Obviously, they believe themselves more insightful and witting despite their distance from the intelligence judgments and calculations than the assembly of those at senior levels who believe otherwise.  Forgive me if, even at the cynical age of 60 plus, I remain more willing to accept their credibility than the dissenters’ demurs.

I do not know how long the officers in Greece and Mongolia had been assigned overseas. It may indeed be that they lost touch with the United States and the degree to which we are no longer willing to accept the judgments of others regarding the threat directed at us. There is a distinct change in the U.S. national character stimulated by 9/11 that foreigners, expatriate Americans, or government officials long stationed overseas may appreciate intellectually but not viscerally. Home leave, particularly if not extensive or post-9/11, may not have brought this reality home to them.  Alternatively, they would not be the first FSOs to have succumbed to localitis and come to accept as verities the laments of those who have their rather than our interests in their minds and mouths. One also recalls the public denunciations from the OAS when U.S. action removed Noriega from power; it is a long time since any of these states has petitioned for his reinstallation.

Nor is there any indication from public commentary that any of the resignees exercised their right to use the Dissent Channel. A mechanism unique to the Department of State, the Dissent Channel is designed to raise policy concerns by subordinate officers to the most senior levels in the Department with assured confidentiality. The Dissent Channel was born in the wave of FSO concern over the nature of our Vietnam commitment; it has been used persistently if not extensively over the intervening years. While I doubt that every officer using the channel has come away with the vindication of having reversed USG policy, it provides an opportunity to obtain greater information on the objectionable policy. It is possible that one or more of the resignees used the Dissent Channel (such information is highly confidential), but if so, it has not been reported.

Ultimately is a certain arrogance to dissent. We are so adroit at symbol manipulation, verbal and written, that we come to believe that being listened to equates to being agreed with. Thus, if someone does not agree with your position, it simply means that they have not listened to you. It goes beyond their mindsets that senior officials can listen, evaluate, and then reject their conclusions.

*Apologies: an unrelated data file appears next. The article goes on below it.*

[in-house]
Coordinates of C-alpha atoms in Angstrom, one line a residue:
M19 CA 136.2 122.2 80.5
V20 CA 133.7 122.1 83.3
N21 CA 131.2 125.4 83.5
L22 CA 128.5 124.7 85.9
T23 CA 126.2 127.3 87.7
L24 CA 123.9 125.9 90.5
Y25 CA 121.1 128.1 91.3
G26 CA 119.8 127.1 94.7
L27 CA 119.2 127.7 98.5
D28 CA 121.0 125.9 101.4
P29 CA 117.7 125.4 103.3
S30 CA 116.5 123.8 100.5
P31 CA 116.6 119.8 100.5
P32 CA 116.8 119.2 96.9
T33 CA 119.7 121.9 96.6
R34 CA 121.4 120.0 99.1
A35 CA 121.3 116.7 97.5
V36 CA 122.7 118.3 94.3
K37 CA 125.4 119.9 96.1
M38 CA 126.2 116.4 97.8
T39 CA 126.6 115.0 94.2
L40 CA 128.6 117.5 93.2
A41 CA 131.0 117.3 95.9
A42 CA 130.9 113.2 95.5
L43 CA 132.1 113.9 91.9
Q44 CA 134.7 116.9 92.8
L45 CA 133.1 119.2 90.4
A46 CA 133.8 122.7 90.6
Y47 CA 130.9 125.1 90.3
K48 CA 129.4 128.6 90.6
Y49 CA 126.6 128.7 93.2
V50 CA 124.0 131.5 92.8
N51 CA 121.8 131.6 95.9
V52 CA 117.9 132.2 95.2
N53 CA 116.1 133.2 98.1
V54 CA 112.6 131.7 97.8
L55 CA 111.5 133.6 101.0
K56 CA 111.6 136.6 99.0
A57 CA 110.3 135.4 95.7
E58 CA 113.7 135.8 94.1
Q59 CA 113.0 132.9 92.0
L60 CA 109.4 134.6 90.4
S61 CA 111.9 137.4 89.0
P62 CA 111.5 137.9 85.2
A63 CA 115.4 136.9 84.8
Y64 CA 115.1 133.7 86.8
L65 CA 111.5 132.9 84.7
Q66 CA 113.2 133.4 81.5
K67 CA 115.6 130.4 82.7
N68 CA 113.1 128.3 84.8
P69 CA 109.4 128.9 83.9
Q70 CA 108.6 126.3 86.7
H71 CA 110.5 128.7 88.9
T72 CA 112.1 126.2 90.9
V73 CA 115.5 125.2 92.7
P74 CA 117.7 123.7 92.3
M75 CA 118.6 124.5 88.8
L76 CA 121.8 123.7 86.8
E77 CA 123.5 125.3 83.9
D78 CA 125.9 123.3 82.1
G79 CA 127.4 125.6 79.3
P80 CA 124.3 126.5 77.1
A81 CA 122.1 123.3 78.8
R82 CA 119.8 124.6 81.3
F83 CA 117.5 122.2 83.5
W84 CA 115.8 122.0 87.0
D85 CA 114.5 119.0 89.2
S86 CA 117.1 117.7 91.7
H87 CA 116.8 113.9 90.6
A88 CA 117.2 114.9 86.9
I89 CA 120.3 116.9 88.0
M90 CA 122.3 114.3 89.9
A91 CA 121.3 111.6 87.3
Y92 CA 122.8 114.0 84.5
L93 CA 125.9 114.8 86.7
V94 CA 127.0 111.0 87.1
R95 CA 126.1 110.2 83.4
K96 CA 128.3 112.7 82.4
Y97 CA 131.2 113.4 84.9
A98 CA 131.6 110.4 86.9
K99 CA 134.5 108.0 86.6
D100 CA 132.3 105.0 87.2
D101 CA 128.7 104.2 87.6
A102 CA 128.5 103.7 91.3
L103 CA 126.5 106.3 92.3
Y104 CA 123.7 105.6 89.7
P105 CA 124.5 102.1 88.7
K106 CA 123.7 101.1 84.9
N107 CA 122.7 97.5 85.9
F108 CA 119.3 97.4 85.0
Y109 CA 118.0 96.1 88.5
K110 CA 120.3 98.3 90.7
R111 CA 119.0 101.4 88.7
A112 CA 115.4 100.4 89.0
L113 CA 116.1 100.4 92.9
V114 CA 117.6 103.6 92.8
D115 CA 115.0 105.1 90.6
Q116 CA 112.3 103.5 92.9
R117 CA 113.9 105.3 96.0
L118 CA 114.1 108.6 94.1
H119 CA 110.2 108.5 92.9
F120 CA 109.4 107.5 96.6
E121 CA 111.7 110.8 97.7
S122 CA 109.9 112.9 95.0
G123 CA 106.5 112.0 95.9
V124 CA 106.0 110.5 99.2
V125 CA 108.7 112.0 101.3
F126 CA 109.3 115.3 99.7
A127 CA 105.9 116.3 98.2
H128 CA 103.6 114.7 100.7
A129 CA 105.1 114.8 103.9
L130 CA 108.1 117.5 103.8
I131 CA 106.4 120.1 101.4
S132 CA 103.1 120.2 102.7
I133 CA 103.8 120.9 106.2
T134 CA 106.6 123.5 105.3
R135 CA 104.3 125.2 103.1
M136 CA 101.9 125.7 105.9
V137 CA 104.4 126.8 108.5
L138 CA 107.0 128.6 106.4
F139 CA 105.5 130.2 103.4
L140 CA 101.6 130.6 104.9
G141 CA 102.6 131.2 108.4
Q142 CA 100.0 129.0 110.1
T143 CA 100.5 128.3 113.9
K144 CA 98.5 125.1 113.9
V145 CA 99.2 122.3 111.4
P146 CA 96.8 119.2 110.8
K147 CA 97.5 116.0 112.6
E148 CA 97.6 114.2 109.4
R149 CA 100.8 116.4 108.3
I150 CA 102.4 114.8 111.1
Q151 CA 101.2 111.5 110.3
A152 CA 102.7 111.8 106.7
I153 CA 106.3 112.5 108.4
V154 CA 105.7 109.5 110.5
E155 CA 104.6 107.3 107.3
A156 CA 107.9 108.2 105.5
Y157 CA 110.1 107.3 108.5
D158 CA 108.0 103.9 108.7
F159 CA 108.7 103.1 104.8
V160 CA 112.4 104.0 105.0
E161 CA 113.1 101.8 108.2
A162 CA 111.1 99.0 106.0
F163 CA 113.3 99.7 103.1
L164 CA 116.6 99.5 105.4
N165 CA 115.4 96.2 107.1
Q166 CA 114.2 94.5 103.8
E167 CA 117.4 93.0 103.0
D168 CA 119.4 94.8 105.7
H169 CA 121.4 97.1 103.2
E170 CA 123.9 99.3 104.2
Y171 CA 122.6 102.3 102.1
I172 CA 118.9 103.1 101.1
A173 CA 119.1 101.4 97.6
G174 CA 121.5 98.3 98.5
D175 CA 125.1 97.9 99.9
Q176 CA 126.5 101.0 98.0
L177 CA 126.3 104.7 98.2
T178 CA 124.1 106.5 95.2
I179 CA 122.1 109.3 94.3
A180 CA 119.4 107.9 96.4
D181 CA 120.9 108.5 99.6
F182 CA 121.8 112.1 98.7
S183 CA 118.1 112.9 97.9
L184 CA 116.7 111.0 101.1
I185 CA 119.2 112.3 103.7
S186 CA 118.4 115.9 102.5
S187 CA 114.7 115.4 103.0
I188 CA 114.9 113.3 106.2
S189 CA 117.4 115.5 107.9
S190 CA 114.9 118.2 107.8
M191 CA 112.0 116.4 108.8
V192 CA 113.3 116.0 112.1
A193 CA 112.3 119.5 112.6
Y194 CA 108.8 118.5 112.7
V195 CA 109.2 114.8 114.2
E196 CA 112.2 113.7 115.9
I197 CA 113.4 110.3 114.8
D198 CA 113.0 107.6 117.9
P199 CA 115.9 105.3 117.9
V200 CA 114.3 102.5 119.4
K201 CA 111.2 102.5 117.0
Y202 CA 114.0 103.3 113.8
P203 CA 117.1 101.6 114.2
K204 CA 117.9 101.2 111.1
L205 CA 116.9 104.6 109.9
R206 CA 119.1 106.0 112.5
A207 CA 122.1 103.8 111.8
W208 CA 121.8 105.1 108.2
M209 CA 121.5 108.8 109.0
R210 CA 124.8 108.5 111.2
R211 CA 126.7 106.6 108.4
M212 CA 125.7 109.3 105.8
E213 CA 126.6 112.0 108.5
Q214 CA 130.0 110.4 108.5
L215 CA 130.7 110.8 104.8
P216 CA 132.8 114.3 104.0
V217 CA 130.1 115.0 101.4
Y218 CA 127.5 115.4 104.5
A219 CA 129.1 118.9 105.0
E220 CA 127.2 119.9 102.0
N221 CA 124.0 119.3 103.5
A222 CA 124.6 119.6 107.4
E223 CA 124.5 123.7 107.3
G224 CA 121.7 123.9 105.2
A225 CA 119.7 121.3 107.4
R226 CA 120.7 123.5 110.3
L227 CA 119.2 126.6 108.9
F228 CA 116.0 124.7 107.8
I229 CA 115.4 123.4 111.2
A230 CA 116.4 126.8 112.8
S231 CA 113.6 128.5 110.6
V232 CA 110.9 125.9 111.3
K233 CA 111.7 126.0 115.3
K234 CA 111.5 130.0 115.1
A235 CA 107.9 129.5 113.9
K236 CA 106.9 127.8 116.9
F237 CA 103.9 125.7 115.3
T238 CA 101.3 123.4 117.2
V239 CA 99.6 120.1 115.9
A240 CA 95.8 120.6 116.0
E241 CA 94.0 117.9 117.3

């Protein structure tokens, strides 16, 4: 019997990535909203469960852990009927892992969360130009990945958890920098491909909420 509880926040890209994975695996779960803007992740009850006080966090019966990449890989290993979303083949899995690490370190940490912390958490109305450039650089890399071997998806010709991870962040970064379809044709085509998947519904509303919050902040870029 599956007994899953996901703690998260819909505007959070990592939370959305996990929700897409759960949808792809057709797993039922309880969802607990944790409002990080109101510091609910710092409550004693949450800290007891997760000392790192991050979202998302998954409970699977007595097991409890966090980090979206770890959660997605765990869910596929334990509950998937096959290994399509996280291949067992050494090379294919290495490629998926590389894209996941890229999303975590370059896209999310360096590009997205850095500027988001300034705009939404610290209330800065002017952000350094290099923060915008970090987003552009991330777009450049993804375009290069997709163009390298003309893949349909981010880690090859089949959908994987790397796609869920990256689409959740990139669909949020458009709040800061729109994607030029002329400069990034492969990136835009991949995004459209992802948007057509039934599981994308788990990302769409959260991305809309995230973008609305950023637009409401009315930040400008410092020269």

Although we would have preferred it otherwise, significant numbers of states–for their own interests–chose to oppose our objective of eliminating Iraq’s weapons of mass destruction.  Some, of course, oppose us because their preference is indeed for Saddam Hussein and the current Iraqi regime.  Others simply oppose our objectives because they are the objectives of the United States.  Their laments, in the end, seem less that we seek to eliminate Iraq’s WMD than that we won’t do it in a way that satisfies their sensibilities. Their insistence that the United Nations was the only acceptable mechanism for addressing Iraq’s WMD is akin to someone insisting that a boulder must be removed with a toothpick–or not moved at all. Thus their major complaint appears to be that we have the power to act in our own interests and the will to do so; we act to make history rather than wait to have history act upon us.  

And this appears to lie at the basis of the resignations. The United States is determined to act in its interests as identified and assessed by our leadership. We listened at great length to the alternative arguments and options presented by others; we disagreed with their desires that we act only if we had some specific United Nations–a mandate virtually never accorded in UN history and roundly ignored by our UNSC critics such as France and Russia. If the resignees prefer that the United Nations direct global foreign policy, they should have worked on the UN international staff and not for the Department of State.We tried very hard to avoid war; but we declined to accept lies as truth, and Iraq declined to alleviate our concerns.  War is never an easy answer.  Nor does it solve every question.  But war has indeed solved some particularly nasty problems and–most recently–it solved the problem of the Taliban regime as a state sponsor of terrorism.  And when the current confrontation with Baghdad is concluded, the United States will have resolved its Iraq problem — whatever new problems may emerge.   

In the end, if this is an unacceptable course of action for a U.S. diplomat; well, goodbye and “don’t let the door hit you on the way out.”


David T. Jones has published several analytical articles on Canadian politics in American Diplomacy.